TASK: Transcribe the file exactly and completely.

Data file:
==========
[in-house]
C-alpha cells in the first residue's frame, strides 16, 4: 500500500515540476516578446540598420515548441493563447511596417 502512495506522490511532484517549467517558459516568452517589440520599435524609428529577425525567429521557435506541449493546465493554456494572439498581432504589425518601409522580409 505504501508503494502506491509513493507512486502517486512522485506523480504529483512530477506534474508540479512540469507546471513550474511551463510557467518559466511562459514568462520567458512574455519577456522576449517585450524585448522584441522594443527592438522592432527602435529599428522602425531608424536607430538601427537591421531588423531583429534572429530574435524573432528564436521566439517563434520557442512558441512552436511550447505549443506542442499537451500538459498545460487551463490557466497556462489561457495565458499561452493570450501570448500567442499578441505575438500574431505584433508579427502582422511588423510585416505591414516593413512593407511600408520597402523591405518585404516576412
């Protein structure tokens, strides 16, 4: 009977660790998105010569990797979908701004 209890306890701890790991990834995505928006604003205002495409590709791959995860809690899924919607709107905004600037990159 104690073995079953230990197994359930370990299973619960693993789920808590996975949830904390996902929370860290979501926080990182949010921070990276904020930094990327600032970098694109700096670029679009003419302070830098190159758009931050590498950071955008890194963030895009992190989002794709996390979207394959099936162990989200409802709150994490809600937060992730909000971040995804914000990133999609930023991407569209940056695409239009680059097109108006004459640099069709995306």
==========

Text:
[in-house]
C-alpha cells in the first residue's frame, strides 16, 4: 500500500515540476516578446540598420515548441493563447511596417 502512495506522490511532484517549467517558459516568452517589440520599435524609428529577425525567429521557435506541449493546465493554456494572439498581432504589425518601409522580409 505504501508503494502506491509513493507512486502517486512522485506523480504529483512530477506534474508540479512540469507546471513550474511551463510557467518559466511562459514568462520567458512574455519577456522576449517585450524585448522584441522594443527592438522592432527602435529599428522602425531608424536607430538601427537591421531588423531583429534572429530574435524573432528564436521566439517563434520557442512558441512552436511550447505549443506542442499537451500538459498545460487551463490557466497556462489561457495565458499561452493570450501570448500567442499578441505575438500574431505584433508579427502582422511588423510585416505591414516593413512593407511600408520597402523591405518585404516576412
């Protein structure tokens, strides 16, 4: 009977660790998105010569990797979908701004 209890306890701890790991990834995505928006604003205002495409590709791959995860809690899924919607709107905004600037990159 104690073995079953230990197994359930370990299973619960693993789920808590996975949830904390996902929370860290979501926080990182949010921070990276904020930094990327600032970098694109700096670029679009003419302070830098190159758009931050590498950071955008890194963030895009992190989002794709996390979207394959099936162990989200409802709150994490809600937060992730909000971040995804914000990133999609930023991407569209940056695409239009680059097109108006004459640099069709995306």